[time-nuts] Reverse Engineering the FE-5680A and how to take it apart (was: Determination of the placement of the first pps)
attila at kinali.ch
Wed Jan 25 18:21:46 EST 2012
On Wed, 25 Jan 2012 20:19:16 +0100
Magnus Danielson <magnus at rubidium.dyndns.org> wrote:
> Reverse-engineering the schematics and functions has only
> partly been done, but I haven't seen any systematic schematic popping
> out of the work.
Now that i have received my units, i thought could help with the
schematics. But having had a look at mine, i dont think it's worth
the effort. The PCB has at least 4 layers, more likely 6. I don't
think it's 8 as the PCB looks cost optimized.
A few distinct subsystems can be identified by their position, but
their connections and the connections within are hard to get. It would
take countless hours with good measurement equipment to get anything
I'd rather say, save the time, buy another spare unit if you think
one of those you have is going to fail.
For those who wants to open their unit here a few hints:
* Unscrew the unit from it's base plate
They are either Torx or Hex. But this doesn't matter at this size,
the difference is hard to tell and is very small anyways.
I used a T6 Torx screw driver, as that was what i had at
hand that did fit. Be carefull, the screws are cheap and very
soft. It's easy to rip the torx/hex bit apart. Apply ample pressure
to your screw driver.
* Unscrew all screws that you can see from outside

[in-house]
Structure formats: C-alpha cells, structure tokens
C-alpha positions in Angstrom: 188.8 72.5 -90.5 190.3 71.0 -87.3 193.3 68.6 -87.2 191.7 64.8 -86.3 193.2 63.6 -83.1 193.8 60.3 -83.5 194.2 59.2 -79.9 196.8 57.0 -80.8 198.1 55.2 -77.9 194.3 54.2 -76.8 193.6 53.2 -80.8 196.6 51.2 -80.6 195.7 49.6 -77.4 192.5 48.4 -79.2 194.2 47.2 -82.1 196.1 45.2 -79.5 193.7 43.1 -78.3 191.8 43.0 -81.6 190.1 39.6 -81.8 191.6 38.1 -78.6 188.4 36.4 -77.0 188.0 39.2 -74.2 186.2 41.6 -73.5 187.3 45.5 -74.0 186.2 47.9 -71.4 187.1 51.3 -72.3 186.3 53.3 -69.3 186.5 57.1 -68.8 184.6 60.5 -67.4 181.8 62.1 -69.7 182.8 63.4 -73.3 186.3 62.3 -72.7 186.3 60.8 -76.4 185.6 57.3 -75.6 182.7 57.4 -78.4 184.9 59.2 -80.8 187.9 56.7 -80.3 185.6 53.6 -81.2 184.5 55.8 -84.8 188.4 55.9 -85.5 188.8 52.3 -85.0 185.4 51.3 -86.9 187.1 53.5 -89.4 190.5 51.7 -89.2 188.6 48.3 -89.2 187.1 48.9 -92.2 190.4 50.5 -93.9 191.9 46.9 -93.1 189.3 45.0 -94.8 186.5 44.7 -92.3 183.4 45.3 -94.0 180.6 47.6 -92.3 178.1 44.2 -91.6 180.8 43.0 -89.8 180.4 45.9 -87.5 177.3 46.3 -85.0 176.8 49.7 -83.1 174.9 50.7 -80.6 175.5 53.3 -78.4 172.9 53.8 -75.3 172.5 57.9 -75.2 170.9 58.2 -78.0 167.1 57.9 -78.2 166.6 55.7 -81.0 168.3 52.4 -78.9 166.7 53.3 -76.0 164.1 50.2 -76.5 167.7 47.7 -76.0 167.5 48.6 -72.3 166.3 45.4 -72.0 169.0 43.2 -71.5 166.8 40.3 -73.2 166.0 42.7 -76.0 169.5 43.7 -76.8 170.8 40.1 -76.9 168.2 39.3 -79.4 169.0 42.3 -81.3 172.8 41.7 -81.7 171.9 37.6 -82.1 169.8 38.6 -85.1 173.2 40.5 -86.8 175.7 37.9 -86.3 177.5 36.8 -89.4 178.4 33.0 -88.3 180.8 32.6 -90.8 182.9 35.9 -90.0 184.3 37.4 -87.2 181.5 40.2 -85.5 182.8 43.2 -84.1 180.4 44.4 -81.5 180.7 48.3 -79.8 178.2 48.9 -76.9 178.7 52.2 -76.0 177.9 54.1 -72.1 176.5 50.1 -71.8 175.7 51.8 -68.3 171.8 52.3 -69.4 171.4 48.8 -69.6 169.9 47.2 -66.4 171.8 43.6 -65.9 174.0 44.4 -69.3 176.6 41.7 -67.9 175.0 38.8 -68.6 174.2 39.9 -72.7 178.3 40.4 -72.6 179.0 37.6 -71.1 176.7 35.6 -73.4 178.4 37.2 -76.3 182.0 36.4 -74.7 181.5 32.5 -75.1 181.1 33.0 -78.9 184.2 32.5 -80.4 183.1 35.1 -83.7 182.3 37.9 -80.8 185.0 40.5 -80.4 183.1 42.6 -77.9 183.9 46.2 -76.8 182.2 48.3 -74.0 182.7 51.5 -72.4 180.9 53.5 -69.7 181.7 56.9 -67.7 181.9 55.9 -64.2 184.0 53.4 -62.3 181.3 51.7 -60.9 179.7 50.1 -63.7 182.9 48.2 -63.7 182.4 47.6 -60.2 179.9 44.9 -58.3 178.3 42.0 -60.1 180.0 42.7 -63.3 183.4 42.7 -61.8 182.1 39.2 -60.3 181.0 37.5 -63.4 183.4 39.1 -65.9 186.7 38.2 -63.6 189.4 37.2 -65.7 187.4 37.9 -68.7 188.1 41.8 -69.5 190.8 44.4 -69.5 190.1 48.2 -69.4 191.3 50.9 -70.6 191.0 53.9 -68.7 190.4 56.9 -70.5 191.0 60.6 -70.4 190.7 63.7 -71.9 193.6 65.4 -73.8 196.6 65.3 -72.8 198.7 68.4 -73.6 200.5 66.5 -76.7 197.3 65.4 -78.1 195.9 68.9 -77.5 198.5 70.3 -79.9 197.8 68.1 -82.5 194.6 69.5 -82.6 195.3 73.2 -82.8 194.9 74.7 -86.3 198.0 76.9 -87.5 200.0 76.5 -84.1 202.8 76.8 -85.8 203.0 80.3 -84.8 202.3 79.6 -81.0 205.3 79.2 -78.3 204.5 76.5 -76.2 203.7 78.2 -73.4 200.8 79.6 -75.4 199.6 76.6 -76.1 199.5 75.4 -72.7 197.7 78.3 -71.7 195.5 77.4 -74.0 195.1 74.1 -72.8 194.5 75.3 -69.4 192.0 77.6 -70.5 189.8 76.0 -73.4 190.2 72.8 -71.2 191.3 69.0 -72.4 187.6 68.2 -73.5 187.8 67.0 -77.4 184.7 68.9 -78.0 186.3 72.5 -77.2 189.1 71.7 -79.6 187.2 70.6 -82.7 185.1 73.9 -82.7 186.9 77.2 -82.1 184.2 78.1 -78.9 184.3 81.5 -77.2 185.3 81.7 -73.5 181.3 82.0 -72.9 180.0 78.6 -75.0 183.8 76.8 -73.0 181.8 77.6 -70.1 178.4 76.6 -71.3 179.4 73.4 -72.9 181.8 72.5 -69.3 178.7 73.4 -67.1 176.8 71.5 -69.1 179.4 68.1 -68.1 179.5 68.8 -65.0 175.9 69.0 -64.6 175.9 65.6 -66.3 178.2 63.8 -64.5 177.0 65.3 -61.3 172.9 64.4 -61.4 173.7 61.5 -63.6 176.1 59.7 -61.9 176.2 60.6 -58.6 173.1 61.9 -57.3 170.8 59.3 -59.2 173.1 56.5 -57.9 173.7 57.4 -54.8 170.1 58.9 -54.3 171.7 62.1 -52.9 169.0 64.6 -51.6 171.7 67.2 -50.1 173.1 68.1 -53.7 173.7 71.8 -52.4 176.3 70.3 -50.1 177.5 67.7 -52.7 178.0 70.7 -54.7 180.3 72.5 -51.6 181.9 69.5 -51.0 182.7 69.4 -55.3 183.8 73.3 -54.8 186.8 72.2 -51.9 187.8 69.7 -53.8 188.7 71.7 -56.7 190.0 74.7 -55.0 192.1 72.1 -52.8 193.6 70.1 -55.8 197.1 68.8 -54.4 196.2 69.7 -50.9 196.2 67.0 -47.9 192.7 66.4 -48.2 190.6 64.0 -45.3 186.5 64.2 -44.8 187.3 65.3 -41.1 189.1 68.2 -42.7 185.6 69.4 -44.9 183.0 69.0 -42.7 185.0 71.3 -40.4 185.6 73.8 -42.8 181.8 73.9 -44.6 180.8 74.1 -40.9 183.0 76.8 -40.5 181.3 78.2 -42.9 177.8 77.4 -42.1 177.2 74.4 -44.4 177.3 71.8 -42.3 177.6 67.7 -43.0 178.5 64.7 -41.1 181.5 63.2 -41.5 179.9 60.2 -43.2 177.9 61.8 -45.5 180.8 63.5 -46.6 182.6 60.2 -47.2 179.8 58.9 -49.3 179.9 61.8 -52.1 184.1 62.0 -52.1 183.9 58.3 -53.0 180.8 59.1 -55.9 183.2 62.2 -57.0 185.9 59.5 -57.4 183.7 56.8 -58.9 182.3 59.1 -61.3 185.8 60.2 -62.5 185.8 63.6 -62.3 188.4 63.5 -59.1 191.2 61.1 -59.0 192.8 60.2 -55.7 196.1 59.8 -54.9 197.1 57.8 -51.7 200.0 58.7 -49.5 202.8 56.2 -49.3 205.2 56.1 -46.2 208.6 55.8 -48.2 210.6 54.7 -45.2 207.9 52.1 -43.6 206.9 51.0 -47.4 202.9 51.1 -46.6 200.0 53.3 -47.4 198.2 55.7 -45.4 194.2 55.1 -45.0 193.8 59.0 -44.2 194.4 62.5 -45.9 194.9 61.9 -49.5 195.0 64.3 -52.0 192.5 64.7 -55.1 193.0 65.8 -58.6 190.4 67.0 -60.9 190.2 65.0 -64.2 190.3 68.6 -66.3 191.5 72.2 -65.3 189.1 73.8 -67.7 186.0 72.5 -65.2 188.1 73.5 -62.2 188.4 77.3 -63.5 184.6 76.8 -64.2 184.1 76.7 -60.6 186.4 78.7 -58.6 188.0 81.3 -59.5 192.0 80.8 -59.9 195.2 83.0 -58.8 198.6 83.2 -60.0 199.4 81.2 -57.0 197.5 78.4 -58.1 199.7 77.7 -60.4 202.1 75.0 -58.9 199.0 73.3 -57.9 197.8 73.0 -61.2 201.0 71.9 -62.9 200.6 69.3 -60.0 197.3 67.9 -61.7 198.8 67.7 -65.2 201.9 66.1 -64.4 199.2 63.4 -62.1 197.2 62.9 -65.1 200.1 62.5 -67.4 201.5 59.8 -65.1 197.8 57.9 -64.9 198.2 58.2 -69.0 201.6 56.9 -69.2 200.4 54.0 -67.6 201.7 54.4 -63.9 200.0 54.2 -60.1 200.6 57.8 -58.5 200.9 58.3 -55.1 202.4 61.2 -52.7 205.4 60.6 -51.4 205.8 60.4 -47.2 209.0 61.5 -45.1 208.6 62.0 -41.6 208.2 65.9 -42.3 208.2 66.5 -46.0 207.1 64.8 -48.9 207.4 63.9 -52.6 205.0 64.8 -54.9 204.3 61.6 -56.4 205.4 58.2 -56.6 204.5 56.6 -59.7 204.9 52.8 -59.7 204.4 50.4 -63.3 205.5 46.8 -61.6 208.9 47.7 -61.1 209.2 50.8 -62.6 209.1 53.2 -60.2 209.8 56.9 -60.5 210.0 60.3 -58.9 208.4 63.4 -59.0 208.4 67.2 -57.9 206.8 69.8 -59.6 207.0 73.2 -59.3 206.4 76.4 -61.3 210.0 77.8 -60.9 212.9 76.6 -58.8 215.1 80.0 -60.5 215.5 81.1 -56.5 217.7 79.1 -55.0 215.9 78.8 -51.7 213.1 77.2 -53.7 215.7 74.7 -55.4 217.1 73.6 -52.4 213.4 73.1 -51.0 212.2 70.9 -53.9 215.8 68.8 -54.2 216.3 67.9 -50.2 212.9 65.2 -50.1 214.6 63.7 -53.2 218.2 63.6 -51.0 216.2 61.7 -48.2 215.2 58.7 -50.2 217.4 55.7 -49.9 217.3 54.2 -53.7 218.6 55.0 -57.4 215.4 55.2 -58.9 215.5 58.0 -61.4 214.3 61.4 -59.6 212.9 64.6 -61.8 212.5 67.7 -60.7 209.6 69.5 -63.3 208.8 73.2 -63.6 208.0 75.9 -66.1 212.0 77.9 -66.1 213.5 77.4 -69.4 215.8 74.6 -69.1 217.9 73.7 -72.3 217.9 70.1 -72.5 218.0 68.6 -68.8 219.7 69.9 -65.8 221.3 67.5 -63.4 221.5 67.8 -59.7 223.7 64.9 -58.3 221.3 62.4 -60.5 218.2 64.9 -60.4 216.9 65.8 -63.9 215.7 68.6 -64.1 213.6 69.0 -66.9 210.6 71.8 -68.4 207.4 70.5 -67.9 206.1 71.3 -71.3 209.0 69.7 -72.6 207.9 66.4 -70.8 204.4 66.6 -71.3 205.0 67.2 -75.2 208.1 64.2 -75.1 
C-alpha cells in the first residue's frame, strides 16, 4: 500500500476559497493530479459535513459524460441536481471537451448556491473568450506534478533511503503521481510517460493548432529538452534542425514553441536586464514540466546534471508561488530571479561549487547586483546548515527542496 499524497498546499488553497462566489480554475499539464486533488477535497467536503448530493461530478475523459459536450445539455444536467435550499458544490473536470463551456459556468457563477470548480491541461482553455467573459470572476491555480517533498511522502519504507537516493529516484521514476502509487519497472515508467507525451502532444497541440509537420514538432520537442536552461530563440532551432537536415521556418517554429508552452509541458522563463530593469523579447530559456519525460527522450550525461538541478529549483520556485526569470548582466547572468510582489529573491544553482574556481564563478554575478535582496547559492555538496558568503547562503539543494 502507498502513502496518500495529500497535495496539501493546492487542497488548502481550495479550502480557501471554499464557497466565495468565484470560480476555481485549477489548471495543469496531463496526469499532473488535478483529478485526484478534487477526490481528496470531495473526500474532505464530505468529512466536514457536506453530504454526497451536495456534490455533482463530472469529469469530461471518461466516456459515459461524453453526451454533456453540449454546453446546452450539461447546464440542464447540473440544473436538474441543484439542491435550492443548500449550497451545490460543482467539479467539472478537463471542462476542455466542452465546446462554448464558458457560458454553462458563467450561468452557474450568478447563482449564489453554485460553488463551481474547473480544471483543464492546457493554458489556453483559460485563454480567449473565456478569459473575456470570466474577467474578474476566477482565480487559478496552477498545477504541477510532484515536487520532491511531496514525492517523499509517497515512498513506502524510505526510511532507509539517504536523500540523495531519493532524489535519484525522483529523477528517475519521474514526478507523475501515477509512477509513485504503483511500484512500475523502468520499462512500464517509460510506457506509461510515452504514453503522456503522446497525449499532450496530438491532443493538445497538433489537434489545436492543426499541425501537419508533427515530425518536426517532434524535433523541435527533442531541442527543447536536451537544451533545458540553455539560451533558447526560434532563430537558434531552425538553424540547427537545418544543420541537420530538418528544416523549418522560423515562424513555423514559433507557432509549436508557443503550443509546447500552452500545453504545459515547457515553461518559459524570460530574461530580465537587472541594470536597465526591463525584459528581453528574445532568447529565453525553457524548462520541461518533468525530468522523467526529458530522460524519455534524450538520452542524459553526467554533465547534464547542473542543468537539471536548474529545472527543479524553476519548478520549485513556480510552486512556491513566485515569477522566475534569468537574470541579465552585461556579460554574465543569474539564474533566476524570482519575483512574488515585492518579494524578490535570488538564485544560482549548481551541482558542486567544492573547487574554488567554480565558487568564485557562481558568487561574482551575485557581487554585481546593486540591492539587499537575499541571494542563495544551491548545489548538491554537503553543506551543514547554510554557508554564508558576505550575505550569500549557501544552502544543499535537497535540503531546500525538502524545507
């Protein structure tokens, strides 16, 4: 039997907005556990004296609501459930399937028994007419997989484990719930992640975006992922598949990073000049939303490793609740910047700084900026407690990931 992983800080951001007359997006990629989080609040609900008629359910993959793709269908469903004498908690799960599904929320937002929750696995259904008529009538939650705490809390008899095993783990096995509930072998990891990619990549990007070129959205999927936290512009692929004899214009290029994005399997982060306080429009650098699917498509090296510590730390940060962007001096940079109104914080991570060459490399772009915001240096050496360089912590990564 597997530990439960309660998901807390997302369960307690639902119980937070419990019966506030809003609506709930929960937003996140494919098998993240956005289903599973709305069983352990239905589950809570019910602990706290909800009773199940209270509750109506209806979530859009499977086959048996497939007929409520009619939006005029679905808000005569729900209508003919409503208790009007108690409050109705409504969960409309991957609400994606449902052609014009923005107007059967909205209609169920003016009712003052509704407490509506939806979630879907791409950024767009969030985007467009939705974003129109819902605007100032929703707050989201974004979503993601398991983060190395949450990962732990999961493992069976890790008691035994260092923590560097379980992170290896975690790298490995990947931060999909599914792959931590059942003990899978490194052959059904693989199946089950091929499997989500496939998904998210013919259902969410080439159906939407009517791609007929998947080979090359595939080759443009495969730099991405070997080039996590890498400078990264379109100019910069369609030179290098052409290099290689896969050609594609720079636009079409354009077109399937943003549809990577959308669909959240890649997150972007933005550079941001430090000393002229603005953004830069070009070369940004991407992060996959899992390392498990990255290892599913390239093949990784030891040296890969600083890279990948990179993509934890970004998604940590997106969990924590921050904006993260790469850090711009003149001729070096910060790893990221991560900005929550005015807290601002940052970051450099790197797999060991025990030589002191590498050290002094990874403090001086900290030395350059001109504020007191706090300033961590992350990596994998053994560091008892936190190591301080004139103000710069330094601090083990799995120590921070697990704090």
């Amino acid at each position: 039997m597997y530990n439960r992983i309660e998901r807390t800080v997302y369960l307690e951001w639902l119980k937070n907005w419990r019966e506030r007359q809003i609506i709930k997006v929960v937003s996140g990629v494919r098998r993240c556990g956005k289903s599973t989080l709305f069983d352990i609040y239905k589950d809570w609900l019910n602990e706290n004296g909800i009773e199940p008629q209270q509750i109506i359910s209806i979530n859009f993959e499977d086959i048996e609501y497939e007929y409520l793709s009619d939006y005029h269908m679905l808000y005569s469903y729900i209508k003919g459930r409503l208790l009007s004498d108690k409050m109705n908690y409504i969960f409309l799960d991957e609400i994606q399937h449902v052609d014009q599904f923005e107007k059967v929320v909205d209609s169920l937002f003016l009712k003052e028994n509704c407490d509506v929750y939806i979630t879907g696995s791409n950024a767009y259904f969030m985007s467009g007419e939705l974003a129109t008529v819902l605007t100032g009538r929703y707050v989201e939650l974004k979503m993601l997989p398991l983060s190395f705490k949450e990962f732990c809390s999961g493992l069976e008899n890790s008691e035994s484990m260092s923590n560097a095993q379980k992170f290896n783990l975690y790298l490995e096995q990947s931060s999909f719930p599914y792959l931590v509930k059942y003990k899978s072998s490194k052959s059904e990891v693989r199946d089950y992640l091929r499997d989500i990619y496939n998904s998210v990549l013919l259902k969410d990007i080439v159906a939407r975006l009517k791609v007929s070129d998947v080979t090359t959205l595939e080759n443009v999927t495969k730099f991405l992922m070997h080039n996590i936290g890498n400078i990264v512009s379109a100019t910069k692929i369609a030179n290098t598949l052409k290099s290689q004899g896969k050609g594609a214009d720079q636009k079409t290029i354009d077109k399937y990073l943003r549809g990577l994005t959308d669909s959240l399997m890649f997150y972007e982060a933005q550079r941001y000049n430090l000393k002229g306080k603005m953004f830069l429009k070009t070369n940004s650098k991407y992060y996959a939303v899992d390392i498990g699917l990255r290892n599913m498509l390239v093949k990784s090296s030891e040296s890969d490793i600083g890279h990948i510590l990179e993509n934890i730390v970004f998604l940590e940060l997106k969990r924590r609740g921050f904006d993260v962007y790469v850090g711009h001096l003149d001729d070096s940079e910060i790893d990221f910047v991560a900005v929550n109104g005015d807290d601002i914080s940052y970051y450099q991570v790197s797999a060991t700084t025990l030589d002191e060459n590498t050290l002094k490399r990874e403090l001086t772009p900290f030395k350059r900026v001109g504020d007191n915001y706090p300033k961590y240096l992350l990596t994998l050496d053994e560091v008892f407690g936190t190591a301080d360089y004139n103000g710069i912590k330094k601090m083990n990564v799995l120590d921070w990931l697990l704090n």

* two in the center of the bottom plate
* two underneath the DB-9 connector
* two on the side of the DB-9
* two on the sides
These are Philips-1 and Philips-2 screws
* There is a screw under each lable at the top
* After this, you can take the unit apart. The heat spreader in the middle
comes out together with the PCB
* Do NOT force the PCB out. If you need to, wiggle gently. If you have
to use force, you've forgotten a screw.
* The two screws that you see on the PCB stay there (they hold the PCB
on the head spreader). I do not recommend to unscrew them.
* Take lots of pictures while you are at it :-)
If possible, i'd be interested in two Revision markings on the PCB.
Mine has a sticker at the bottom, that reads "RevF".
Then there is a PCB number on the top side, at the edge near the
reference crystal (that with the PTC soldered to it). My unit reads there
"217421-30352" "Rev G"
Why does it take years to find the answers to
the questions one should have asked long ago?
More information about the time-nuts